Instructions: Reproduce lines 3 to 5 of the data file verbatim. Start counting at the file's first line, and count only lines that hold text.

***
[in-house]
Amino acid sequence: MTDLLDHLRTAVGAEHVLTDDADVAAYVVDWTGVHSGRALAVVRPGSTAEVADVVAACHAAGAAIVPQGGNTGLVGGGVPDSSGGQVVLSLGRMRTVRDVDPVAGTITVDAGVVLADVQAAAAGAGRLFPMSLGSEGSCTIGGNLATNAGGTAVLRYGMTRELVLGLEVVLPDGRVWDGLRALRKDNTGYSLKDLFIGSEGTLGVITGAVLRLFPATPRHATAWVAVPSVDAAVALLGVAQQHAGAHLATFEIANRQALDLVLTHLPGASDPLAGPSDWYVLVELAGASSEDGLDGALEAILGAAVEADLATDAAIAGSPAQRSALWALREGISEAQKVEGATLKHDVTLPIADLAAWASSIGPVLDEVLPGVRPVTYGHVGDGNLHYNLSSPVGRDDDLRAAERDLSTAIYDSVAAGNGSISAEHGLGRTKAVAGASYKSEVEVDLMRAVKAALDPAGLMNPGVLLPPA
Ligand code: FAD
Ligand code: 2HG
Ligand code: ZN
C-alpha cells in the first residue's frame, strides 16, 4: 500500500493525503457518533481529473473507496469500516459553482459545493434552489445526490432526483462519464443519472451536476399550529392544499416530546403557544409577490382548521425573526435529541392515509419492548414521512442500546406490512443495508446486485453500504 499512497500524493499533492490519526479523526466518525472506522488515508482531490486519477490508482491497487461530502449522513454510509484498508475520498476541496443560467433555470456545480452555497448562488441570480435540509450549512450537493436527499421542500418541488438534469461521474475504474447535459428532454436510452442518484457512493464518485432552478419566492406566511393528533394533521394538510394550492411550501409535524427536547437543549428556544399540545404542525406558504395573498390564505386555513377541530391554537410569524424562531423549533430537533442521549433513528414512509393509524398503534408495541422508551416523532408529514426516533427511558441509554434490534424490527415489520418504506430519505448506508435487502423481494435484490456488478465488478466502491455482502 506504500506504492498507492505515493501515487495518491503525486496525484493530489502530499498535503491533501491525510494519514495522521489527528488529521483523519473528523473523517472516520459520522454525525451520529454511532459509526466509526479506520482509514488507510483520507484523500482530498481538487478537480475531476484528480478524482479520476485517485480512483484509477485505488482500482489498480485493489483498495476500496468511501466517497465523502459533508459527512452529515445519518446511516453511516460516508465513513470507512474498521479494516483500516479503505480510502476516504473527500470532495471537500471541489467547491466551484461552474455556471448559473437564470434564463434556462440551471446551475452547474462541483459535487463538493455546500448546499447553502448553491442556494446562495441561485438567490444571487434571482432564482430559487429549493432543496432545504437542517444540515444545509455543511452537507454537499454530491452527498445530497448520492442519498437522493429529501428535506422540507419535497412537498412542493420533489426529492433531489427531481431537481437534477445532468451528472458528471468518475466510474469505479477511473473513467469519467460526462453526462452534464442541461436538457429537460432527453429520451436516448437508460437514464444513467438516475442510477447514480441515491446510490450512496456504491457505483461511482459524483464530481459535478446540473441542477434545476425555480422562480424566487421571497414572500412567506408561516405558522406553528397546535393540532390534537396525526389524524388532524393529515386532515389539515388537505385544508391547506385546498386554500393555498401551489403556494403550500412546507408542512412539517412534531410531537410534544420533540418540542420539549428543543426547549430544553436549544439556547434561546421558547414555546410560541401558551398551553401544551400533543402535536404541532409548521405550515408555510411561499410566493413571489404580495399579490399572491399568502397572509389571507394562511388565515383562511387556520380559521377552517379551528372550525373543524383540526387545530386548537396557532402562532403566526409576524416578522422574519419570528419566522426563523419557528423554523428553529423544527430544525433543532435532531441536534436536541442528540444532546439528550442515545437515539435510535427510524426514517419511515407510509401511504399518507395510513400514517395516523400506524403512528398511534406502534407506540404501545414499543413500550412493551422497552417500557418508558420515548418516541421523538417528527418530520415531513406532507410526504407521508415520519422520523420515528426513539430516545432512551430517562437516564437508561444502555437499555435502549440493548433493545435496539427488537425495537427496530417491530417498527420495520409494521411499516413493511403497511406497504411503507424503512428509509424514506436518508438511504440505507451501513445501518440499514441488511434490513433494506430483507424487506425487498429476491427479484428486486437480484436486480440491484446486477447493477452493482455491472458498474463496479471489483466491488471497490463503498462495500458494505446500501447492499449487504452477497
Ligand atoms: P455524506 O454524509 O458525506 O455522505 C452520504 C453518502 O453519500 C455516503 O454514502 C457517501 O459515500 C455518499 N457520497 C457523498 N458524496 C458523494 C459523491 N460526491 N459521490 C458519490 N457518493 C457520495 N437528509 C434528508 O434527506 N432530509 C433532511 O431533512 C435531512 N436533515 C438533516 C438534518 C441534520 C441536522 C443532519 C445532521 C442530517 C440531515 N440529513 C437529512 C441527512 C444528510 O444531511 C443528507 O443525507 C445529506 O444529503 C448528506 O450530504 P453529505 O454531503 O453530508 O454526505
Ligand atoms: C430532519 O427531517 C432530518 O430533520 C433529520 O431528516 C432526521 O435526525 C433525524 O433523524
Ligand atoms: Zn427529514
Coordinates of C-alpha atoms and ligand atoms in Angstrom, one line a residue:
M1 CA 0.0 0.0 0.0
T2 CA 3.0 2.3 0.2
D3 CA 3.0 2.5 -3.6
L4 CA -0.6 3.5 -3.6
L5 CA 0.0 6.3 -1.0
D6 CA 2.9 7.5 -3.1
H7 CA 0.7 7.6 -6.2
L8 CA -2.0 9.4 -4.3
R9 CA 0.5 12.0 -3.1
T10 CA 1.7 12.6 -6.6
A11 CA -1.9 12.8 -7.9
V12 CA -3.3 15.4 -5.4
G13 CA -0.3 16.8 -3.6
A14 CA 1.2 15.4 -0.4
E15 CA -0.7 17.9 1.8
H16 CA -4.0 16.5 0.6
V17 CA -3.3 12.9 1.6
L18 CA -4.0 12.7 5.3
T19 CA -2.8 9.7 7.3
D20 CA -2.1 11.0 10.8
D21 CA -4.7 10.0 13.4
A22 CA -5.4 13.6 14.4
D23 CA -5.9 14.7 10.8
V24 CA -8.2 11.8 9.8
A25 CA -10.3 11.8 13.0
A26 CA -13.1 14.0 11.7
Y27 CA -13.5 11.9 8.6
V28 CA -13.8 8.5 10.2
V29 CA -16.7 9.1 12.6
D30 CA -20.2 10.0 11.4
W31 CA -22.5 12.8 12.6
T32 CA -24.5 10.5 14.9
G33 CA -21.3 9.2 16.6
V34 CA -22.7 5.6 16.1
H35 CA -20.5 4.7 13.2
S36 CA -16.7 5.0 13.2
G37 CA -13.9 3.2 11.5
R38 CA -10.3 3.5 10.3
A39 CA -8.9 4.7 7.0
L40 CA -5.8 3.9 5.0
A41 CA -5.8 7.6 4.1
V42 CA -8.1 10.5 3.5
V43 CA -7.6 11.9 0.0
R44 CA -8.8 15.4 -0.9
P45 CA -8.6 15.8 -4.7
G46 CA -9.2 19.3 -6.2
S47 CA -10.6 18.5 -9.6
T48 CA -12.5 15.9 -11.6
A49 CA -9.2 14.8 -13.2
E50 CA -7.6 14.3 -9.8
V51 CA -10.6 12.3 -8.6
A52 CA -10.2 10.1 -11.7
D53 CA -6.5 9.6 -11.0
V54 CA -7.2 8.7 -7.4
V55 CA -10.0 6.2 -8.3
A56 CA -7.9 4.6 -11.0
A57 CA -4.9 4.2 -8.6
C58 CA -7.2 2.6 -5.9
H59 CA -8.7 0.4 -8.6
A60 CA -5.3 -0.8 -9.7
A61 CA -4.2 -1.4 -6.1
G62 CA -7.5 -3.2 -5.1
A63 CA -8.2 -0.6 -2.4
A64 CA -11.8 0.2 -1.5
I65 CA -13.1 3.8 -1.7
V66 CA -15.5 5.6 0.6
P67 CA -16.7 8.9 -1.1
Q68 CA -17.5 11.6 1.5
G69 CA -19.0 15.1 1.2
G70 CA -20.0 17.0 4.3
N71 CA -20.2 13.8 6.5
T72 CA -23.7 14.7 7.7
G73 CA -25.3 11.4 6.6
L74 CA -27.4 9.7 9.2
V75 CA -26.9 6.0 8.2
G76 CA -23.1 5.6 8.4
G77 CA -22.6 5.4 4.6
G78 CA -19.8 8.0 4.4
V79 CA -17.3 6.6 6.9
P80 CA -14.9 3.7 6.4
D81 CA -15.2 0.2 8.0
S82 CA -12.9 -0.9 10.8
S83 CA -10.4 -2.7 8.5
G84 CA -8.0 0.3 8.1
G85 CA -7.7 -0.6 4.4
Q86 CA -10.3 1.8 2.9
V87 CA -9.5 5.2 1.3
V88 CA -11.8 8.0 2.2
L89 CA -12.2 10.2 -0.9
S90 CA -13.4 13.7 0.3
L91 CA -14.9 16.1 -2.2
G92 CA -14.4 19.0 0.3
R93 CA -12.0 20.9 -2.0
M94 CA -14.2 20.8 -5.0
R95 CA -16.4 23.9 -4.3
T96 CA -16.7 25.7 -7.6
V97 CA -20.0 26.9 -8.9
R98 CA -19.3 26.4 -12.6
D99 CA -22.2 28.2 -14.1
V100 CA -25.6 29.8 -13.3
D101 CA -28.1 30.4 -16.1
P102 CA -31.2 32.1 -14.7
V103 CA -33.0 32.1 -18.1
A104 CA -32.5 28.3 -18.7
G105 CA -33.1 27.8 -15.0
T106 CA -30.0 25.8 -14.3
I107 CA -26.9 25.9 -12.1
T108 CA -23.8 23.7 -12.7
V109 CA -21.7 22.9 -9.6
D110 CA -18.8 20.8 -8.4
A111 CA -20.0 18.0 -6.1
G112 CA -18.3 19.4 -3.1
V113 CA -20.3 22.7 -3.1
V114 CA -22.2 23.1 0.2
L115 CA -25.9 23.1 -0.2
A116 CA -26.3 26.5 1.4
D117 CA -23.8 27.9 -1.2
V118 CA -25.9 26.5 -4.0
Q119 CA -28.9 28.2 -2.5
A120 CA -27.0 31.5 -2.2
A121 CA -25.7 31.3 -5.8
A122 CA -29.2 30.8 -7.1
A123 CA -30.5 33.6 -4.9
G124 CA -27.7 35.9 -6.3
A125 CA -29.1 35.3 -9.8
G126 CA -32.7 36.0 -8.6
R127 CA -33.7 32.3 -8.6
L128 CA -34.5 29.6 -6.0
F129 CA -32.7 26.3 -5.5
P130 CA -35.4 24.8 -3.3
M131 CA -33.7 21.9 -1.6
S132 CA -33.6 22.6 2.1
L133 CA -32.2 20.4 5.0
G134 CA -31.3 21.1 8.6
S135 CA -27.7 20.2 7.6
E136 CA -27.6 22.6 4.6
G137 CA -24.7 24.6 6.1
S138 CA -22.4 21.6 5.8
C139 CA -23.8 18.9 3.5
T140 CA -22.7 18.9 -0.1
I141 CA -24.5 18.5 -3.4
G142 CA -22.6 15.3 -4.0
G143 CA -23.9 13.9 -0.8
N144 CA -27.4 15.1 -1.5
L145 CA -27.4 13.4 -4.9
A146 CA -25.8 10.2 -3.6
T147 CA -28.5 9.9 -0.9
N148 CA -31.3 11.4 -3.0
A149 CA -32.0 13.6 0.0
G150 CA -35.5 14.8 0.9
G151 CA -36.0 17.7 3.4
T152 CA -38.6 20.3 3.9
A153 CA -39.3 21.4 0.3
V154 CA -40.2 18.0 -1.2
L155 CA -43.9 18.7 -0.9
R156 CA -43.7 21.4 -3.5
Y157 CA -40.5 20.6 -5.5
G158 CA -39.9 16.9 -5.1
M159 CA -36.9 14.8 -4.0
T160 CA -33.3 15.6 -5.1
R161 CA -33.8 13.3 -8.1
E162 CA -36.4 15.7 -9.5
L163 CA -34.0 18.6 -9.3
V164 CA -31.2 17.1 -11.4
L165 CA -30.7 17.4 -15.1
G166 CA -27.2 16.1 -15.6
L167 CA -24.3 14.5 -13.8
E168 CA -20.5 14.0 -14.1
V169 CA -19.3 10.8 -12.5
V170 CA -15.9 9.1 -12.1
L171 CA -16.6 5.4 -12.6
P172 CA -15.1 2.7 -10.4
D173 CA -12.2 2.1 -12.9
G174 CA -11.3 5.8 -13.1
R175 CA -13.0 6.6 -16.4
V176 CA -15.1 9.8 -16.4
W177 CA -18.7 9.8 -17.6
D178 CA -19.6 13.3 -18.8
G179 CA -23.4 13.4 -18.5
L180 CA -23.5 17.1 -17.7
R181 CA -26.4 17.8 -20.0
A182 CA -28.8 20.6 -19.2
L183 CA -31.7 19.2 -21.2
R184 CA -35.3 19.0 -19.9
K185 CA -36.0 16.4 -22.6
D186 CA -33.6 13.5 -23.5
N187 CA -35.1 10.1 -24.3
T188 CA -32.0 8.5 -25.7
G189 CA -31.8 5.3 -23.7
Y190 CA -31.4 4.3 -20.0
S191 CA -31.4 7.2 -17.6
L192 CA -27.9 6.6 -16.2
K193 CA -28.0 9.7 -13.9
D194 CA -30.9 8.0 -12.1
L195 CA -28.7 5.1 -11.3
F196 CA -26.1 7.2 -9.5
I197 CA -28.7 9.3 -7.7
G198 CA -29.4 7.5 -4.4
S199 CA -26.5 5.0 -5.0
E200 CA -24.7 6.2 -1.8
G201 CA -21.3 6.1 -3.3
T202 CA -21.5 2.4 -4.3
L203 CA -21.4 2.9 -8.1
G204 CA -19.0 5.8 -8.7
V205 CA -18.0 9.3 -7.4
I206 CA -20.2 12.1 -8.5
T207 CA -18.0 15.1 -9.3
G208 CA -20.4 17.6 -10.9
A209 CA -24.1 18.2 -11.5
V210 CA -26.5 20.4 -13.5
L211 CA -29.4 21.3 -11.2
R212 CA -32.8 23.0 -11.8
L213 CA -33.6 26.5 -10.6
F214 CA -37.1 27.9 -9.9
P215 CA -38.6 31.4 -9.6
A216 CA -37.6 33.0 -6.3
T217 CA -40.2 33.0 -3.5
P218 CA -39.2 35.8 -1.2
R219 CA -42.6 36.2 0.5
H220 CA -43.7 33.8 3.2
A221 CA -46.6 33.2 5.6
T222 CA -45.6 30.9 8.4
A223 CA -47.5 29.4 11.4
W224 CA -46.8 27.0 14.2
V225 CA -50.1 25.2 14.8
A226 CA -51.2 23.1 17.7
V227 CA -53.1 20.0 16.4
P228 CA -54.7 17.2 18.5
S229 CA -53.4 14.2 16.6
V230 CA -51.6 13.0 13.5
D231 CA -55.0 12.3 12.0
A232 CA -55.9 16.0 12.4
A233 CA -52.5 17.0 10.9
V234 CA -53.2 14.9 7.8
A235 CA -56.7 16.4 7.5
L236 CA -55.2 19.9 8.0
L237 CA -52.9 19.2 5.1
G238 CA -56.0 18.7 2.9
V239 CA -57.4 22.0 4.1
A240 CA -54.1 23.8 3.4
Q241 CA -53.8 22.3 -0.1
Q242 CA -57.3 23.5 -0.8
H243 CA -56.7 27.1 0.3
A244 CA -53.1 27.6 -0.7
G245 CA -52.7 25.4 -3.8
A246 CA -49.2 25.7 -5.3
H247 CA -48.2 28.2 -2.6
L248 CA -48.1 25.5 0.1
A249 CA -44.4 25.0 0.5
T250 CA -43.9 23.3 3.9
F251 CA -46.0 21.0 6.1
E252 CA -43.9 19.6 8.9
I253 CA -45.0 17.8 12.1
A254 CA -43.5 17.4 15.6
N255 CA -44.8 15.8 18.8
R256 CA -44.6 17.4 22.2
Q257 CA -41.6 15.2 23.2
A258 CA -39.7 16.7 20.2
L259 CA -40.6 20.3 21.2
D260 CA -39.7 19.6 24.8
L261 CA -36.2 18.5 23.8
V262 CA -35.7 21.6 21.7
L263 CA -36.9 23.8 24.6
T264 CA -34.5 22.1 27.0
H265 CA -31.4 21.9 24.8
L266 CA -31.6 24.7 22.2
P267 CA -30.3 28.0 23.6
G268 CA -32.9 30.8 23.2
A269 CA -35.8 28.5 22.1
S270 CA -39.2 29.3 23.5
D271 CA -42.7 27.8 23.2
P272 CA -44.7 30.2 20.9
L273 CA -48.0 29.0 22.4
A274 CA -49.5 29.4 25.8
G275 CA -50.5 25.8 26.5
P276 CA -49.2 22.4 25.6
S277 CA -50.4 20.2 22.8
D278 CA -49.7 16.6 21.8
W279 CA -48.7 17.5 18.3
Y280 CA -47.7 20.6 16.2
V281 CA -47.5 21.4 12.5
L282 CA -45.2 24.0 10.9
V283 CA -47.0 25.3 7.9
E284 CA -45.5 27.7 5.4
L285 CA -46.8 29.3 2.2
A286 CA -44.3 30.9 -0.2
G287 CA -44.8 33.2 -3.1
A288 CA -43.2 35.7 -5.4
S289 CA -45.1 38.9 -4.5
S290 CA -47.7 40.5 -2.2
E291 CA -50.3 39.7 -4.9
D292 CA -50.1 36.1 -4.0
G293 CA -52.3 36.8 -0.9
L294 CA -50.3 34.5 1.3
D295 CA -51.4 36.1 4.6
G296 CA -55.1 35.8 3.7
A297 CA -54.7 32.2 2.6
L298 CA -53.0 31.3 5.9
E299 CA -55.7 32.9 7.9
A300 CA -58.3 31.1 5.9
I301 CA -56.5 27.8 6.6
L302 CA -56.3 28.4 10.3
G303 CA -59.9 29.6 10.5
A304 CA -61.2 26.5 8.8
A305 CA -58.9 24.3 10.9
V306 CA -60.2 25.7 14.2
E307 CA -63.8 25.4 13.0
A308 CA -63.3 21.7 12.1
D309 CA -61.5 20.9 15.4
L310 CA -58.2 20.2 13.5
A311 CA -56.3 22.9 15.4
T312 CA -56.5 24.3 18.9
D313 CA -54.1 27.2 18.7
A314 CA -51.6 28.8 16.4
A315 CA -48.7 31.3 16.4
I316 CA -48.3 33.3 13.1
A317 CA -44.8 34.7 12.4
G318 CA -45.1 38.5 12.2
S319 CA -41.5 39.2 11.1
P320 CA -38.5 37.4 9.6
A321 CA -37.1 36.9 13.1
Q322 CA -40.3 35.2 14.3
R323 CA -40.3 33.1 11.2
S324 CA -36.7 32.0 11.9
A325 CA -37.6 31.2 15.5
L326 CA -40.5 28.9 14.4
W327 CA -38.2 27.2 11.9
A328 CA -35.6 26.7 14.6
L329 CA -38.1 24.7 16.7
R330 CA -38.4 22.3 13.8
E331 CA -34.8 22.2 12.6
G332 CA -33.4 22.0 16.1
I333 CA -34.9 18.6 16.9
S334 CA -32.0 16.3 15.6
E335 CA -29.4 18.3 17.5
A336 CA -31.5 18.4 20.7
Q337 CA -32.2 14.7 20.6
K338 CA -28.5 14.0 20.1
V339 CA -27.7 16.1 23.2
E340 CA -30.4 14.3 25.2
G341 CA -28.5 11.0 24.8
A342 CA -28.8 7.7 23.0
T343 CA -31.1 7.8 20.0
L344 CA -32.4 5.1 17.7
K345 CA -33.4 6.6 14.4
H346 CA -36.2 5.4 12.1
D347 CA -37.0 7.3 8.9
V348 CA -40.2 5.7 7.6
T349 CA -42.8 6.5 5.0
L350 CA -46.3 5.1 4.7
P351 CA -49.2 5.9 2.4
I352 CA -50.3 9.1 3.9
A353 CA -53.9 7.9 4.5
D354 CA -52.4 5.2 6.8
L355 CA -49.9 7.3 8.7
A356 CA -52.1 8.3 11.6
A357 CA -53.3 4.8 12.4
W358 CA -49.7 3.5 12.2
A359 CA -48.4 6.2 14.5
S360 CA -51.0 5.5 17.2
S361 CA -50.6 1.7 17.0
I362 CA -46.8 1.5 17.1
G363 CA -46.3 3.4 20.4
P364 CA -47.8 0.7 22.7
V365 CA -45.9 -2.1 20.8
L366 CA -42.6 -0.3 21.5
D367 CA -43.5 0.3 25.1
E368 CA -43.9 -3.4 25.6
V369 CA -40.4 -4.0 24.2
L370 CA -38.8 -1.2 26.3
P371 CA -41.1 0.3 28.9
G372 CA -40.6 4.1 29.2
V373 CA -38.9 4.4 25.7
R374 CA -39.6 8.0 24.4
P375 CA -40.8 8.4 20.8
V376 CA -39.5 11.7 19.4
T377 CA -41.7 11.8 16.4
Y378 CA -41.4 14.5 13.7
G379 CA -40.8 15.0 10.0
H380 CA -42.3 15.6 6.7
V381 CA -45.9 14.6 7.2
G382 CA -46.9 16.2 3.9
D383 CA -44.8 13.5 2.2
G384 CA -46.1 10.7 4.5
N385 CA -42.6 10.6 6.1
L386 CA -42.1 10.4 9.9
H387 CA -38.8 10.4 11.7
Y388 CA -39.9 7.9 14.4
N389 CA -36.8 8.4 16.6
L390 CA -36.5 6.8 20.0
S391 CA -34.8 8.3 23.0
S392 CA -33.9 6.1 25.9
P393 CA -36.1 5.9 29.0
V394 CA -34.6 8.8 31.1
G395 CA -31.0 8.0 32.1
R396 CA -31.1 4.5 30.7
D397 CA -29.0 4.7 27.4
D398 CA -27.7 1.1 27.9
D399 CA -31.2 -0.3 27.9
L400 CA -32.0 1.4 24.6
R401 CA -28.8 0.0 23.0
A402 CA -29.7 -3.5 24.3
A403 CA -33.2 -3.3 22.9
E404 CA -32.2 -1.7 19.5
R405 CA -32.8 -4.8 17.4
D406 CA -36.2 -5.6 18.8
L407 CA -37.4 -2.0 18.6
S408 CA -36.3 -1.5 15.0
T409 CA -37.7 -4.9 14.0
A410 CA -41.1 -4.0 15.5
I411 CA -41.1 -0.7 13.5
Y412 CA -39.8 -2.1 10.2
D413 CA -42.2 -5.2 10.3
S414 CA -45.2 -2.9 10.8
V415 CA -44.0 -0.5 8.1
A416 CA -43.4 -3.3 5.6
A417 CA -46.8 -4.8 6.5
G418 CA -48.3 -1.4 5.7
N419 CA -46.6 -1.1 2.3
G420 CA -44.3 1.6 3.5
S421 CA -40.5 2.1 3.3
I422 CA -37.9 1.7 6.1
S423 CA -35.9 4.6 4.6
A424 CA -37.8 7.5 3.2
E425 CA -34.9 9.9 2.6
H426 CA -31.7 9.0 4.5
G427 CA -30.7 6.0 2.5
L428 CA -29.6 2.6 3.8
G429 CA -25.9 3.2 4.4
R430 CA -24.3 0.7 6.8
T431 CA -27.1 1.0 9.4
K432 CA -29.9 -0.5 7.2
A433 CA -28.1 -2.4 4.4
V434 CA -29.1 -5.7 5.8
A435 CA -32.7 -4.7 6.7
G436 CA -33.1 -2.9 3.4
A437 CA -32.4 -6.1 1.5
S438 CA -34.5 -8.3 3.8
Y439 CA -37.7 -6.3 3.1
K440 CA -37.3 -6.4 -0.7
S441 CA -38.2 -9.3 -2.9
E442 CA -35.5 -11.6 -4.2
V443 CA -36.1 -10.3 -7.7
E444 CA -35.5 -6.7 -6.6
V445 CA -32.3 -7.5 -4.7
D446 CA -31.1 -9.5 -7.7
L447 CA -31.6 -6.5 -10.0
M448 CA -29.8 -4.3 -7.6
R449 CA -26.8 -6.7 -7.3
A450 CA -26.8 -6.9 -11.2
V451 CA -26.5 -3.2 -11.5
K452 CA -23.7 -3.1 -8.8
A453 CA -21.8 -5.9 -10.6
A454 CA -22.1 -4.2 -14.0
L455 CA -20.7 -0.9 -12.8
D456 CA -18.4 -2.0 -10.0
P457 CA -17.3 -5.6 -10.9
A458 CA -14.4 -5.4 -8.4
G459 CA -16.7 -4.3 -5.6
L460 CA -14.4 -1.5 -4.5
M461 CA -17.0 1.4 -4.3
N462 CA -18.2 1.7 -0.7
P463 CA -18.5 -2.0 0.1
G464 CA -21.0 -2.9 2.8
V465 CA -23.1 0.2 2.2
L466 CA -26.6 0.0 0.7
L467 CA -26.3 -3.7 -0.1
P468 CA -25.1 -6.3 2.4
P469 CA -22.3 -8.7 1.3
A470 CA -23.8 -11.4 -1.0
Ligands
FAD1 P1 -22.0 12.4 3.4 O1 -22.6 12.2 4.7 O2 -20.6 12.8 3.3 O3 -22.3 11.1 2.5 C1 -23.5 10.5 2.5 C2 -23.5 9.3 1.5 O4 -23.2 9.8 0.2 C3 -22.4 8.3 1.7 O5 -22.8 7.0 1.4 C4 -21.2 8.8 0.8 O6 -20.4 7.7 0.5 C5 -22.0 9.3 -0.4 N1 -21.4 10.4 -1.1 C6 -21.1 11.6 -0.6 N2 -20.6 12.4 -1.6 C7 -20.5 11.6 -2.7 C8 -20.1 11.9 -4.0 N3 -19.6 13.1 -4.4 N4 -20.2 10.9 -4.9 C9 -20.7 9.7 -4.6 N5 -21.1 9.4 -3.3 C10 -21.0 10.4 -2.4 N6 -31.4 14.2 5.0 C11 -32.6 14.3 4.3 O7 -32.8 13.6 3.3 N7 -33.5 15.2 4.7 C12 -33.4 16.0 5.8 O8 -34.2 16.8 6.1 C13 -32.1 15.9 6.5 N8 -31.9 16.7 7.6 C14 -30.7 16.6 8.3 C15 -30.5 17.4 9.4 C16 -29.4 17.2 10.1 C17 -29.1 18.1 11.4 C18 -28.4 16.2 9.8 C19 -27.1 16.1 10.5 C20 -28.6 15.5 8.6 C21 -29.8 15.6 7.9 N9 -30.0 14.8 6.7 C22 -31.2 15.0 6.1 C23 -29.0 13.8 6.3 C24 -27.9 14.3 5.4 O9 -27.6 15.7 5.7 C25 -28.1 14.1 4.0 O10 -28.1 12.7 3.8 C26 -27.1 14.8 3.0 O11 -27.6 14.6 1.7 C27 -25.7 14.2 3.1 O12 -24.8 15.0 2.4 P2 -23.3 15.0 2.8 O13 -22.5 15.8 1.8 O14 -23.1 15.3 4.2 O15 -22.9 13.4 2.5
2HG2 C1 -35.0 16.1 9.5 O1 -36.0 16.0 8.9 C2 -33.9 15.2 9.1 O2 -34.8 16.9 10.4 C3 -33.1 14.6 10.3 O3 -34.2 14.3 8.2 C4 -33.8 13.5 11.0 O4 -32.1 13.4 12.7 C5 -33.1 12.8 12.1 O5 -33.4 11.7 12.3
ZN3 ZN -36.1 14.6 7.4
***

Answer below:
Ligand code: FAD
Ligand code: 2HG
Ligand code: ZN